Yoshitsuya (1822 - 1866 )

A 19th-century ukiyo-e printmaker and illustrator, Yoshitsuya was a pupil of Kuniyoshi Utagawa. Growing up during the late Edo period, Yoshitsuya experienced the sharp decline of the political stability that defined the early Edo period. As the 1840s brought famine and economic despair, the Shogunate introduced the Tenpo Reforms (1841-1842). These edicts banned the depiction of actors and courtesans in ukiyo-e in an effort to remove the "luxury" from printmaking. Unhindered by these restrictions, Yoshitsuya's work focuses mainly on triumphant warriors of Japanese history and legend. Some of his noted series include 54 Battle Stories by Hideyoshi, presenting 54 scenes of Japan's 16th-century unifier, and The Scenic Places of Tokaido, which he completed with a range of top artists and publishers of his time. Today, his works can be found in esteemed collections such as the Museum of Fine Arts Boston, the Metropolitan Museum of Art and the British Museum.

Japanese Woodblock Prints (1800 - 1868)

By the 19th century, Japanese woodblock prints achieved extraordinary popularity. While the shogunate issued a battery of censorship reforms throughout the 1800s, artists ignored and evaded restrictions with images of indulgent beauties and vibrant kabuki actors. As constraints tightened in the 1840s, bijin-ga (pictures of beautiful women) became earthier in prints by Eizan and Eisen, while kabuki actors persevered in the work of Kunisada (aka Toyokuni III). During this period, ukiyo-e artists also added landscapes, warriors, ghosts and scenes of everyday life to their oeuvre. Artists such as Hokusai and Hiroshige indulged a national wanderlust through Meisho-e or “famous place pictures,” while Kuniyoshi championed musha-e, a genre of warrior and legendary pictures.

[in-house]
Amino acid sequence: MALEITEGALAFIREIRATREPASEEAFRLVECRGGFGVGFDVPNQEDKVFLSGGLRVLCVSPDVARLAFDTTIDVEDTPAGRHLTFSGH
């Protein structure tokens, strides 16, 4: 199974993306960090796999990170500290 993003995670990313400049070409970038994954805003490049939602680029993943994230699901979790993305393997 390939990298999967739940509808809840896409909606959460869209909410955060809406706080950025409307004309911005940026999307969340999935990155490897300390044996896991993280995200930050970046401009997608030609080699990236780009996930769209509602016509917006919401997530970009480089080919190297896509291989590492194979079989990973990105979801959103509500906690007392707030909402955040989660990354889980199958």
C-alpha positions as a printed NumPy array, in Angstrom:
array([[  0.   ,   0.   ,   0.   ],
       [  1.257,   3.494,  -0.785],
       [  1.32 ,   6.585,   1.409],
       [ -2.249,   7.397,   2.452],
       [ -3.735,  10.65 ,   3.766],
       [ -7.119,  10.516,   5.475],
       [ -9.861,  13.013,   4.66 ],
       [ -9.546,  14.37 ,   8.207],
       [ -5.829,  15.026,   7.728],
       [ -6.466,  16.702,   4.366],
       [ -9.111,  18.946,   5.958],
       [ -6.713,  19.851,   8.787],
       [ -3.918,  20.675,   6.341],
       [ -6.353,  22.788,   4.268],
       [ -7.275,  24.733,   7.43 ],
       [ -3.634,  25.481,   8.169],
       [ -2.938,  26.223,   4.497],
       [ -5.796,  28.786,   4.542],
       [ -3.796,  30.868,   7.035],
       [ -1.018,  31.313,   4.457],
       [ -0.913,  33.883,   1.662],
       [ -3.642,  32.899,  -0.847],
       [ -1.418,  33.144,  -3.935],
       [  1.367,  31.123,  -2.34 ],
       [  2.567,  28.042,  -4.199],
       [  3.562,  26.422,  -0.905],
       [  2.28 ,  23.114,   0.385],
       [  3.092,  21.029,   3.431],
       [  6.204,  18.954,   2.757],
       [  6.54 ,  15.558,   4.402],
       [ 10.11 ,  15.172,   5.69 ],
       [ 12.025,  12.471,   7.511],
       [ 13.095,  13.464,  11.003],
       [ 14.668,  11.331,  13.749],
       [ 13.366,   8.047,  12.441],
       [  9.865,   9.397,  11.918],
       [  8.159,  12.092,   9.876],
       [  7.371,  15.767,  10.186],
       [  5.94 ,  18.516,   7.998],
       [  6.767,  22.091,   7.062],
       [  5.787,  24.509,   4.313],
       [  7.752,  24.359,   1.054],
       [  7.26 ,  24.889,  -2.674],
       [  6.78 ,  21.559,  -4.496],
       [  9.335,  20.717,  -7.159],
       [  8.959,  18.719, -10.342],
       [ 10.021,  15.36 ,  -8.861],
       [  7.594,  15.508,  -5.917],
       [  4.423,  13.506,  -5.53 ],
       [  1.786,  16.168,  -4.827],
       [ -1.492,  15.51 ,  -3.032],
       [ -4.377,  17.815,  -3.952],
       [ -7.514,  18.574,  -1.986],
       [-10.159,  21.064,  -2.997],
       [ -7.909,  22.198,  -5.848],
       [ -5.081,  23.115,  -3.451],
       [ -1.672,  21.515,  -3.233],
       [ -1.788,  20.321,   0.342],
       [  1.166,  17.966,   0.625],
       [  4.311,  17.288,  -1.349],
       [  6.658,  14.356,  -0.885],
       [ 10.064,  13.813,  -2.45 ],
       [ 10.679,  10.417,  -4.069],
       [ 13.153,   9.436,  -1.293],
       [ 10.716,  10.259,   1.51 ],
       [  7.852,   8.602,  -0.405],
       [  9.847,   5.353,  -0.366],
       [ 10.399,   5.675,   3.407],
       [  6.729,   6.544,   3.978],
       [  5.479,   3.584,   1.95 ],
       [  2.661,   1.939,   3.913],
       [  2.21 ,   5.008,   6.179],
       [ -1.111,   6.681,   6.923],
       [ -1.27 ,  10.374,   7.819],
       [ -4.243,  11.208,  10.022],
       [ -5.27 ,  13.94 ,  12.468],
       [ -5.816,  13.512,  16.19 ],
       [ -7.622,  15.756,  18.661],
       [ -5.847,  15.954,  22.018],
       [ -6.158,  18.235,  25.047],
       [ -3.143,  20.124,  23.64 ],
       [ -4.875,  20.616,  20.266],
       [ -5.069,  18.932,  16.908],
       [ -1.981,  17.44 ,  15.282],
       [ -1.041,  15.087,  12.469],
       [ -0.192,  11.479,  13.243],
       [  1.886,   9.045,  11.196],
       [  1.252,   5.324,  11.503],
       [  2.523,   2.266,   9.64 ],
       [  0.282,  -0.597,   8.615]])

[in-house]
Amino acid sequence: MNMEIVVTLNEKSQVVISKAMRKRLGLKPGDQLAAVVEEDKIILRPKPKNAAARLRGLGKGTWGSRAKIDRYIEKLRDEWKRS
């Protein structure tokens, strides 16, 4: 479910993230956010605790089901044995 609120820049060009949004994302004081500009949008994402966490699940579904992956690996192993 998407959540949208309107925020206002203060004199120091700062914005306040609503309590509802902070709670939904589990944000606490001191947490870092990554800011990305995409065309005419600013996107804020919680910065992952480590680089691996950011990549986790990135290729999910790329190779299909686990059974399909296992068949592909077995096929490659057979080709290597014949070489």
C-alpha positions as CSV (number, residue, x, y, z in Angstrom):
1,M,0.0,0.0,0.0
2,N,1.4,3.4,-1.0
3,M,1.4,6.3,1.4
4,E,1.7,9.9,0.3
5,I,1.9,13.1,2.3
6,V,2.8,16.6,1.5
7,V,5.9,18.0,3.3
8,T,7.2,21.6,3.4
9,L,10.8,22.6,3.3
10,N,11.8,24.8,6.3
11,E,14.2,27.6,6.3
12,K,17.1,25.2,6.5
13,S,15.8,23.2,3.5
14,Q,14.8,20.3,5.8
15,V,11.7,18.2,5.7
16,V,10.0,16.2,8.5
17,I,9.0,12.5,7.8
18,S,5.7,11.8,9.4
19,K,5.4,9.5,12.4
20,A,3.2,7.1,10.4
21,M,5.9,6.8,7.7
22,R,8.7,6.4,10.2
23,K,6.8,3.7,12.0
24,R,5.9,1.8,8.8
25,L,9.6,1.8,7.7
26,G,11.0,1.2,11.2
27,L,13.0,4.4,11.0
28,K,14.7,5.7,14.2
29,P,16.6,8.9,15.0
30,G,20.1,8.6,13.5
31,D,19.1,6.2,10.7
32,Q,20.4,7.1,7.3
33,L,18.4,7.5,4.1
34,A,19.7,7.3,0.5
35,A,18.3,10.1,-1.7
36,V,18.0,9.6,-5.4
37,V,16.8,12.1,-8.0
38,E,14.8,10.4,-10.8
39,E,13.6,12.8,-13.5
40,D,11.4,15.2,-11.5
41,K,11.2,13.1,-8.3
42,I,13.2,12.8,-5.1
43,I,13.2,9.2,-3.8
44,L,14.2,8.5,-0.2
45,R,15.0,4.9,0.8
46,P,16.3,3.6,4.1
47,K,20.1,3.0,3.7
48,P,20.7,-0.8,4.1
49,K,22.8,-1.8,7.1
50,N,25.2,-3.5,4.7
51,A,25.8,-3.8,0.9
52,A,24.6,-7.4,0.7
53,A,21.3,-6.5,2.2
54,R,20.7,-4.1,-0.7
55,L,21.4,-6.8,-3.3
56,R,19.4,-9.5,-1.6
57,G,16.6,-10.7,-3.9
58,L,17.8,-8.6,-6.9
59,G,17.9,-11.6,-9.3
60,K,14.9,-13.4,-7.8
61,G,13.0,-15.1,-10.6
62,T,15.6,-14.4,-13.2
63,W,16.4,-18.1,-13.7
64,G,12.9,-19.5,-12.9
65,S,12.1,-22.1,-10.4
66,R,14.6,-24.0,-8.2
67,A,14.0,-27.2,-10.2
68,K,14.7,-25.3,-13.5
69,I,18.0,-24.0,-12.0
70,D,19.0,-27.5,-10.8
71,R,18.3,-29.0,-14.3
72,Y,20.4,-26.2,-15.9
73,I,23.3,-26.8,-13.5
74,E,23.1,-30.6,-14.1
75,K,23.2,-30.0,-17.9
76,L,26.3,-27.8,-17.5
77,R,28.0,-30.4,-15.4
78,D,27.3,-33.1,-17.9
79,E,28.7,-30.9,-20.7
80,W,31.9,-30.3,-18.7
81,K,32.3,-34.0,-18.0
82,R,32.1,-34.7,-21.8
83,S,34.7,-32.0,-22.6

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  • Aikawa, Minwa (ask Gosentei)
  • Ashiyuki
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  • 1800 - 1868 (Edo)


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Raising Wind and Rain Competition between Dragon and Tiger


Raising Wind and Rain Competition between Dragon and Tiger


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Yokogawa Sanpei Munenori


Yokogawa Sanpei Munenori



Uramatsu Sandayu Takanao


Uramatsu Sandayu Takanao